I read the Knight Institute decision when it came out and I couldn’t shake the feeling that the decision had some unsettling implications. The reason the decision seems amiss struck me recently:

Can it be lawful for a private party (Twitter, Facebook, etc.) to censor members of the public who are using a designated public forum (like replying to President Trump’s tweets)? 

That can’t be right. We have designated public forums in the physical world, like when a city council rents out a church auditorium or Lions Club hall for a public meeting. All speech in a designated public forum is accorded the strong First Amendment rights found in traditional public forums. I’m unaware of a case on the subject but a court is unlikely to allow the private owner of a designated public forum, like a church, to censor or dictate who can speak when its facilities are used as a designated public forum.

The straightforward implication from Knight Institute v. Trump seems to be that neither politicians nor social media companies can make viewpoint-based decisions about who can comment on or access an official’s social media account.

Knight Institute creates more First Amendment problems than it solves, and could be reversed someday. [Ed. update: In April 2021, the Supreme Court vacated the 2nd Circuit decision as moot since Trump is no longer president. However, a federal district court in Florida concluded, in Attwood v. Clemons, that public officials’ “social media accounts are designated public forums.” The Knight Institute has likewise sued Texas Attorney General Paxton for blocking user and claimed that his social media feed is a designated public forum. It’s clear more courts will adopt this rule.] But to the extent Knight Institute v. Trump is good law, it seems to limit how social media companies moderate public officials’ pages and feeds.

Cloud neutrality

How should tech companies, lawmakers, and courts interpret Sec. 512?

Wired recently published a piece about “cloud neutrality,” which draws on net neutrality norms of nondiscrimination towards content and applies them to Internet infrastructure companies. I’m skeptical of the need or constitutionality of the idea but, arguably, the US has a soft version of cloud neutrality embedded in Section 512 of the DMCA.

The law conditions the copyright liability safe harbor for Internet infrastructure companies only if: 

the transmission, routing, provision of connections, or storage is carried out through an automatic technical process without selection of the material by the service provider.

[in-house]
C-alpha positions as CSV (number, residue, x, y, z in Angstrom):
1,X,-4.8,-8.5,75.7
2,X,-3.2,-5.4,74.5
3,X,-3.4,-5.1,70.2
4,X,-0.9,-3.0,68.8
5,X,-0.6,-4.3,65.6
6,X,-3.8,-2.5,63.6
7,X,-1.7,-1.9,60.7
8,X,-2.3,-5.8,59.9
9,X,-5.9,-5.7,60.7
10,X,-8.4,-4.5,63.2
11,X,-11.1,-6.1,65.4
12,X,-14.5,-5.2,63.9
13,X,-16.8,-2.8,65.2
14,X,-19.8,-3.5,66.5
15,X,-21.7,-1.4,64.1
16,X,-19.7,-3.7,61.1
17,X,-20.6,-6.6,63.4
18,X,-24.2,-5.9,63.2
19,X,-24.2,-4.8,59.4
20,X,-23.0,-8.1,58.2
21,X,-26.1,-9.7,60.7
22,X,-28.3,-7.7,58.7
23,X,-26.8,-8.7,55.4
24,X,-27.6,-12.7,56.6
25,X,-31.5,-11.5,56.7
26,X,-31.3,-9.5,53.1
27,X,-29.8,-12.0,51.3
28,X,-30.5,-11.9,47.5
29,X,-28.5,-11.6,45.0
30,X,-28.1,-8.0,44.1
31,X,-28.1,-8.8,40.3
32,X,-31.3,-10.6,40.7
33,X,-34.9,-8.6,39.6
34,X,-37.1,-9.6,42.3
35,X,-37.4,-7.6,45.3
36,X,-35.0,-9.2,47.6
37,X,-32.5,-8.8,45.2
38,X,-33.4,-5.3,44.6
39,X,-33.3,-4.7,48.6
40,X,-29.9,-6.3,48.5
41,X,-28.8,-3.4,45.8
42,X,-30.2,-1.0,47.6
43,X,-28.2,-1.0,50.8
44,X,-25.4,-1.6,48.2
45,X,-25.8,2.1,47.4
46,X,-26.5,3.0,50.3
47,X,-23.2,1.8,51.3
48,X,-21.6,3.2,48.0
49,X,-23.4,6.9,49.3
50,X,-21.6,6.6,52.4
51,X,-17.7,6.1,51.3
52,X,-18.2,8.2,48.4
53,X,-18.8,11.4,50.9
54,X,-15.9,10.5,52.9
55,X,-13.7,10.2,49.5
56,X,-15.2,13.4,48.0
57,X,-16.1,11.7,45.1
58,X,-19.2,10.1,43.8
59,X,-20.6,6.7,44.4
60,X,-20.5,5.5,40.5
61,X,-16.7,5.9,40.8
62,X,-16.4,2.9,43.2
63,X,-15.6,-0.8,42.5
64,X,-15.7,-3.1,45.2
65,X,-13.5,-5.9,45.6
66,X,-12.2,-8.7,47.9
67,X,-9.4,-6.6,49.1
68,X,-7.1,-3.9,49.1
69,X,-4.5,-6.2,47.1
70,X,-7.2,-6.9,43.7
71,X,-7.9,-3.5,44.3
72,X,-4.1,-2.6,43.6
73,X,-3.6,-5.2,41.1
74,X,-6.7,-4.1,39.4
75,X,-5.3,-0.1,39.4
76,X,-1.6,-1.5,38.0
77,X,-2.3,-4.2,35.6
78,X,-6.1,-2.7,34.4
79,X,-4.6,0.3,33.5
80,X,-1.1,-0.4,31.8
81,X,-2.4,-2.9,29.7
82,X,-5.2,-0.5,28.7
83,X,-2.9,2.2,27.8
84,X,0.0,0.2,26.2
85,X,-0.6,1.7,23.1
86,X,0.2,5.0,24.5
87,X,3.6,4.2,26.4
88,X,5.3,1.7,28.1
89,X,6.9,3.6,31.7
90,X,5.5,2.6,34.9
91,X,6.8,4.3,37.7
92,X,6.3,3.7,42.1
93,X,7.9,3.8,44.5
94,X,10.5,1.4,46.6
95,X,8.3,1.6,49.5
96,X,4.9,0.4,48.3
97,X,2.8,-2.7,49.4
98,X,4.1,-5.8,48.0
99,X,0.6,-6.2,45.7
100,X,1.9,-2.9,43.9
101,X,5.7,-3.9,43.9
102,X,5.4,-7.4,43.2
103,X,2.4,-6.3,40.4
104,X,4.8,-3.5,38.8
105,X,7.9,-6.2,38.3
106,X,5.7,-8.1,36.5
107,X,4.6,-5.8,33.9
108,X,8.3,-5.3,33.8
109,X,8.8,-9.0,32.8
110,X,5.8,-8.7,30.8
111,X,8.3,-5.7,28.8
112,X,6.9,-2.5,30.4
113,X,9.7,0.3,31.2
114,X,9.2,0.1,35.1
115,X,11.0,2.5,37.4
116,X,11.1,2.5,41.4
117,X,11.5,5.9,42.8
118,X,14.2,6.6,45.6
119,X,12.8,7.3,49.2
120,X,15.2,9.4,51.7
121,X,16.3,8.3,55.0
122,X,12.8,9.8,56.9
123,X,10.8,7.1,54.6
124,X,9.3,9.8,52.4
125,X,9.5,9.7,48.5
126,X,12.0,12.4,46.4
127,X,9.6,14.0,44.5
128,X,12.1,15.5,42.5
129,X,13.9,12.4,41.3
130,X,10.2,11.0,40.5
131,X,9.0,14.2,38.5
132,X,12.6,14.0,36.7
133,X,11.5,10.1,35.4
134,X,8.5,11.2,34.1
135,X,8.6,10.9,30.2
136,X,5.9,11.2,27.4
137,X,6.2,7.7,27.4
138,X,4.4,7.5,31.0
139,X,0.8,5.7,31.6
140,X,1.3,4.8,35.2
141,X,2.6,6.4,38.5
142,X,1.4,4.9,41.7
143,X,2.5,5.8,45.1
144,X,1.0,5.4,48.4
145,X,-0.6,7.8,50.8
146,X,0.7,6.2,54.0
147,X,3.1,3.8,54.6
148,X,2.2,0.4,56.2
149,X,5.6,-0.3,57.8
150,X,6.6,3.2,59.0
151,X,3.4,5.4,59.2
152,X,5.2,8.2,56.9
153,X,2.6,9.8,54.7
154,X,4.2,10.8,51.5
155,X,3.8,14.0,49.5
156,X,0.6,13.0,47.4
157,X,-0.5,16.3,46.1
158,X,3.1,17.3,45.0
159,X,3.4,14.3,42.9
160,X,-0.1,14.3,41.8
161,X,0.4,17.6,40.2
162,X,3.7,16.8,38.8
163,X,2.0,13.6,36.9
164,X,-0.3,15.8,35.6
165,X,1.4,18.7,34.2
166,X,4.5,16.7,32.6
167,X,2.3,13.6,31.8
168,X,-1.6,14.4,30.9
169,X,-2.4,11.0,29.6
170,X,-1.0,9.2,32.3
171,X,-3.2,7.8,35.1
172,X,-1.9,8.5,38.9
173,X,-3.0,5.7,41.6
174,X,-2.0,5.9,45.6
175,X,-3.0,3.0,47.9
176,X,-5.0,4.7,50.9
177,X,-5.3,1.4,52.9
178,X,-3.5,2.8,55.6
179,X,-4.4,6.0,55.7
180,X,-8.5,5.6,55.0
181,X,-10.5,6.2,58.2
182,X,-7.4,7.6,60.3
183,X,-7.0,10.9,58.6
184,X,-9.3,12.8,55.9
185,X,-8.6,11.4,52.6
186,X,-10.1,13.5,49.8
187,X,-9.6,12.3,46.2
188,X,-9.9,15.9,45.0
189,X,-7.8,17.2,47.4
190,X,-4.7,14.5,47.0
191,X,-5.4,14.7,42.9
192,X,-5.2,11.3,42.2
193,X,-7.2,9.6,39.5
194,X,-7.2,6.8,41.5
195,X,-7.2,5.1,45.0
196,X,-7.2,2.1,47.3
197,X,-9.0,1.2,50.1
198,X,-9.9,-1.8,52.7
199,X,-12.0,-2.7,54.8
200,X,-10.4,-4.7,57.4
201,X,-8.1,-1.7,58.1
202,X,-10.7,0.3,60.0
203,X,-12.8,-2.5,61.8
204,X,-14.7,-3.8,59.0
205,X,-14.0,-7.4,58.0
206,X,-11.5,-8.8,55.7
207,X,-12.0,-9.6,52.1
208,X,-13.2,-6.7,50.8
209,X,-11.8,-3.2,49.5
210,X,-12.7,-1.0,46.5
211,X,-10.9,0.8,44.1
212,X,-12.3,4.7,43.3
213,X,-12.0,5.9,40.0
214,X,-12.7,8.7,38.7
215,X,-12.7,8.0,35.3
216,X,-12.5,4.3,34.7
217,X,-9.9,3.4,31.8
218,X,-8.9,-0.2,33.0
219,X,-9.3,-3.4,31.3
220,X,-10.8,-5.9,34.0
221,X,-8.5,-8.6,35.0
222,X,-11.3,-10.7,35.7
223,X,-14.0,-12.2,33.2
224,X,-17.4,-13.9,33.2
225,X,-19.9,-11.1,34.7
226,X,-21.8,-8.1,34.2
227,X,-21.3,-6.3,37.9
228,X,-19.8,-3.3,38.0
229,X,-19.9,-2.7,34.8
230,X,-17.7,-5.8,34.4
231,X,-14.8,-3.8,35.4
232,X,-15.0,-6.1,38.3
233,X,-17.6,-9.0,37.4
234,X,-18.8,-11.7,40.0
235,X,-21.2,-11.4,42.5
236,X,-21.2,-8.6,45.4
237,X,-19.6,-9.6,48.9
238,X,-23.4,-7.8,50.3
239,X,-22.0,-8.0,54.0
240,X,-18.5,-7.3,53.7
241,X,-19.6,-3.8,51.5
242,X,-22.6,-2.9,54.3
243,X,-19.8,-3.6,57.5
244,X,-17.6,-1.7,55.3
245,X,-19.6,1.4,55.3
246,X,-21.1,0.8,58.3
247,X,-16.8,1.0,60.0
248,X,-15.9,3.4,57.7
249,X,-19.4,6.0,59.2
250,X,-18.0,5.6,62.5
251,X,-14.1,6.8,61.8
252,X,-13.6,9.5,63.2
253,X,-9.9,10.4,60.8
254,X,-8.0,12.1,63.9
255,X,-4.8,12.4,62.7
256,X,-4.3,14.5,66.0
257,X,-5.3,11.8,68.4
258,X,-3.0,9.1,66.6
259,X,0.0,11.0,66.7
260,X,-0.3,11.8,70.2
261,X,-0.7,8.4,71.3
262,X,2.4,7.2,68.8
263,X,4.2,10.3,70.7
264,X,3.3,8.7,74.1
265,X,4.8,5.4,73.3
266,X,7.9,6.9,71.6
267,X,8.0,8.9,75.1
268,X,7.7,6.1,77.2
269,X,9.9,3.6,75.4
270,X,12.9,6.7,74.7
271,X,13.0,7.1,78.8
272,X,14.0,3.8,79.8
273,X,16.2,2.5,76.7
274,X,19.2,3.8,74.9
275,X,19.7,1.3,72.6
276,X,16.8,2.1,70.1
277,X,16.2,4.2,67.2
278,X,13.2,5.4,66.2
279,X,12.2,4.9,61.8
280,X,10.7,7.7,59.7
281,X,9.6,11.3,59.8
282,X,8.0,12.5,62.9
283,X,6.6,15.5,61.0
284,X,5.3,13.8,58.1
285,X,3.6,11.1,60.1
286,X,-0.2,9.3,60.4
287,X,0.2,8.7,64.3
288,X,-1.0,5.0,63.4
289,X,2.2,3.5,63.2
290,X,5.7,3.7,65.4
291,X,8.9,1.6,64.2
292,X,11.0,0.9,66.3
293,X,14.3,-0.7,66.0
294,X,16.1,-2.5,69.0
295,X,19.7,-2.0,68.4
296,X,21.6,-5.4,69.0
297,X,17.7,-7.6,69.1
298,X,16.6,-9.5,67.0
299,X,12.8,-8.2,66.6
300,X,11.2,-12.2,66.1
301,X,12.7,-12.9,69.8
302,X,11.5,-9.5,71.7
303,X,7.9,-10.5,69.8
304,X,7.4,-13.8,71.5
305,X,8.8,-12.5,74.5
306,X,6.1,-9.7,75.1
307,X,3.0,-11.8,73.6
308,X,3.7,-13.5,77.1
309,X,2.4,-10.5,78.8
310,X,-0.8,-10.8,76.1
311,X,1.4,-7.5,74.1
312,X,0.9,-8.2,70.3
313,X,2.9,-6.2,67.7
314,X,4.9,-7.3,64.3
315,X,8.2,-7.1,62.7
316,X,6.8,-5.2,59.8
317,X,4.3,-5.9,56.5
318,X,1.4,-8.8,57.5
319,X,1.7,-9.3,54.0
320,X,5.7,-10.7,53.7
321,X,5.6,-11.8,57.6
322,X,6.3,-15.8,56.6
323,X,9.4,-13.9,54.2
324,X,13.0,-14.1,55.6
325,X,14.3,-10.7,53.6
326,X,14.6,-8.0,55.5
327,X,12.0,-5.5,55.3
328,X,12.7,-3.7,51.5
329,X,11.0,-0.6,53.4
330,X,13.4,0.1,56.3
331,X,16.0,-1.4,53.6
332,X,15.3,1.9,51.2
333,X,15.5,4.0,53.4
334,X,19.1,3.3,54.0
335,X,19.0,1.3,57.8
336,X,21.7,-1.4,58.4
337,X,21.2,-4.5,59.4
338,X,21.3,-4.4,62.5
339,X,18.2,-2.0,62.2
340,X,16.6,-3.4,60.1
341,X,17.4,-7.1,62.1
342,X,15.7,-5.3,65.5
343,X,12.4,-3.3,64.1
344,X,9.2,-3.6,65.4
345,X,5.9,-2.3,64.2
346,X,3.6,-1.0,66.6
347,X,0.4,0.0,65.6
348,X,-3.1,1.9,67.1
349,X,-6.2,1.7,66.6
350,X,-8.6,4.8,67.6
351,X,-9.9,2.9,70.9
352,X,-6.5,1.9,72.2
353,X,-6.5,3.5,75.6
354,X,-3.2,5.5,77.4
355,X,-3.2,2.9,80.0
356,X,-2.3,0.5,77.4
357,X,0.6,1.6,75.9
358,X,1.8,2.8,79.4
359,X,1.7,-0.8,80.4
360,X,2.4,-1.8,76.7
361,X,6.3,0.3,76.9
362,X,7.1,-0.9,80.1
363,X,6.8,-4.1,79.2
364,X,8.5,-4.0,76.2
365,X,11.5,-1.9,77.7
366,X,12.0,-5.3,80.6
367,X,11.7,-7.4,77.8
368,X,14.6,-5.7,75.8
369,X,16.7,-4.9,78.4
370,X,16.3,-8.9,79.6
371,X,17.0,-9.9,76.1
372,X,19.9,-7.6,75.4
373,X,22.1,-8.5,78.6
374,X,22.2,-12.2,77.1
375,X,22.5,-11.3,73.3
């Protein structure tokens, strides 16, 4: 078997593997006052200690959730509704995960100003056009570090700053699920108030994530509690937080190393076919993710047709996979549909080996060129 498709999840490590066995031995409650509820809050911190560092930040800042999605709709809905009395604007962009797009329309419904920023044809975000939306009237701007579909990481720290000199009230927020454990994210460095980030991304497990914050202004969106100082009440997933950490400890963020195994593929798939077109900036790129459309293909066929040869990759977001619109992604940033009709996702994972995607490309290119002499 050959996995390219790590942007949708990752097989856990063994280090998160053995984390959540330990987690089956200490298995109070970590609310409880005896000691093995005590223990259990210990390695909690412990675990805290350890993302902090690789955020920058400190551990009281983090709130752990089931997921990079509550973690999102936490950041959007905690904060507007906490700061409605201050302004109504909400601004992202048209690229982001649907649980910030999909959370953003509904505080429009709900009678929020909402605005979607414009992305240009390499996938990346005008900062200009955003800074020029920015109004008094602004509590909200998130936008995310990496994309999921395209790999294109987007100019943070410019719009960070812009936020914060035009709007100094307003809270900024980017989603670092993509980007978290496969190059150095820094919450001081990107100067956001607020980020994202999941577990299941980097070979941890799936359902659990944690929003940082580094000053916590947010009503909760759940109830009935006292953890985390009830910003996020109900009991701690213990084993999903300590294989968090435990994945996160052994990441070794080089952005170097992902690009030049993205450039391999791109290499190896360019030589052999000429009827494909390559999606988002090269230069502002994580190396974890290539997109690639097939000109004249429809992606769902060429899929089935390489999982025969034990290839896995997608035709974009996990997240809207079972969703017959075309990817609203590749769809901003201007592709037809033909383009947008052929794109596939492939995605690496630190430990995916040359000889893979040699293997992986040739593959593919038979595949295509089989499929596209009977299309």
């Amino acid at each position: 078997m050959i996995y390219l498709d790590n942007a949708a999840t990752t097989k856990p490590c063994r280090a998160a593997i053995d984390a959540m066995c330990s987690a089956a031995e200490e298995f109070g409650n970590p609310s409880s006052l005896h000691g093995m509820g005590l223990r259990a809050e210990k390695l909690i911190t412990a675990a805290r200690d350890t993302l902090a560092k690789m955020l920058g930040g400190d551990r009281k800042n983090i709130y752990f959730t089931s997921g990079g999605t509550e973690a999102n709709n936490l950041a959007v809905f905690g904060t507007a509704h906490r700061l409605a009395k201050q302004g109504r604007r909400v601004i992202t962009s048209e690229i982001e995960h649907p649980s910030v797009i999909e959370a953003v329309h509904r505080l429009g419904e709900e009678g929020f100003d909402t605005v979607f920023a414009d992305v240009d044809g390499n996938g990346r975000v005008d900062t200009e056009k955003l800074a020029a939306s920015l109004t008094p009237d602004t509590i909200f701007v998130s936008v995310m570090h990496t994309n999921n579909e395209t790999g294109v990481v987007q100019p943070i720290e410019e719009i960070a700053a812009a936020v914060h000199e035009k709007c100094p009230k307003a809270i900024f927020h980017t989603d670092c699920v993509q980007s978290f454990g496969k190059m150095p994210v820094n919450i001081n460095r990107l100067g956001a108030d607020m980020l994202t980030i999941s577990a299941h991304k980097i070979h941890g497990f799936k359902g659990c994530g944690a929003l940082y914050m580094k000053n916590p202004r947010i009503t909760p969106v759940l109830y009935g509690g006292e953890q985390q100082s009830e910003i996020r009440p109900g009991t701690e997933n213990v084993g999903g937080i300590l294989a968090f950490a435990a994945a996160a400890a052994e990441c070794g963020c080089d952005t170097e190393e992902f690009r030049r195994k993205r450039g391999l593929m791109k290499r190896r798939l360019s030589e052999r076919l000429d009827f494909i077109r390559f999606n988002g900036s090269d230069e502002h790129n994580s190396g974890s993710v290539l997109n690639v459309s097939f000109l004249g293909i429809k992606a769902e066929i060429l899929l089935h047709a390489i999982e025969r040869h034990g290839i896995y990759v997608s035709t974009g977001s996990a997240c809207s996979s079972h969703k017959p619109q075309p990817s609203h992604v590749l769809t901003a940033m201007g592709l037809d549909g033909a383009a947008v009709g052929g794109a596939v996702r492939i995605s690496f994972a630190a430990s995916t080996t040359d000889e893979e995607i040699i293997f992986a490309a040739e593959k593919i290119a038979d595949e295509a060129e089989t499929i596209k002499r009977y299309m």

17 USC § 512(a).

Perhaps a copyright lawyer can clarify, but it appears that Internet infrastructure companies may lose their copyright safe harbor if they handpick material to censor. To my knowledge, there is no scholarship or court decision on this question.

State Action

What evidence would a user-plaintiff need to show that their account or content was removed due to state action?

Most complaints of state action for social media companies’ content moderation are dubious. And while showing state action is hard to prove, in narrow circumstances it may apply. The Supreme Court test has said that when there is a “sufficiently close nexus between the State and [a] challenged action,” the action of a private company will be treated as state action. For that reason, content removals made after non-public pressure or demands from federal and state officials to social media moderators likely aren’t protected by the First Amendment or Section 230.

Most examples of federal and state officials privately jawboning social media companies will never see the light of day. However, it probably occurs. Based on Politico reporting, for instance, it appears that state officials in a few states leaned on social media companies to remove anti-lockdown protest events last April. It’s hard to know exactly what occurred in those private conversations, and Politico has updated the story a few times, but examples like that may qualify as state action.

Any public official who engages in non-public jawboning resulting in content moderation could also be liable to a Section 1983 claim–civil liability for deprivation of an affected user’s constitutional rights.

Finally, what should Congress do about foreign state action that results in tech censorship in the US? A major theme of the Stretechery interviews ist that many tech companies feel pressure to set their moderation standards based on what foreign governments censor and prohibit. Content removal from online services because of foreign influence isn’t a First Amendment problem, but it is a serious free speech problem for Americans.

Many Republicans and Democrats want to punish large tech companies for real or perceived unfairness in content moderation. That’s politics, I suppose, but it’s a damaging instinct. For one thing, the Section 230 fixation distract free-market and free-speech advocates from, among other things, alarming proposals for changes to the FEC that empower it to criminalize more political speech. The singular focus on Section 230 repeal-reform distracts from these other legal questions about content moderation. Hopefully the Biden DOJ or congressional hearings will take some of these up.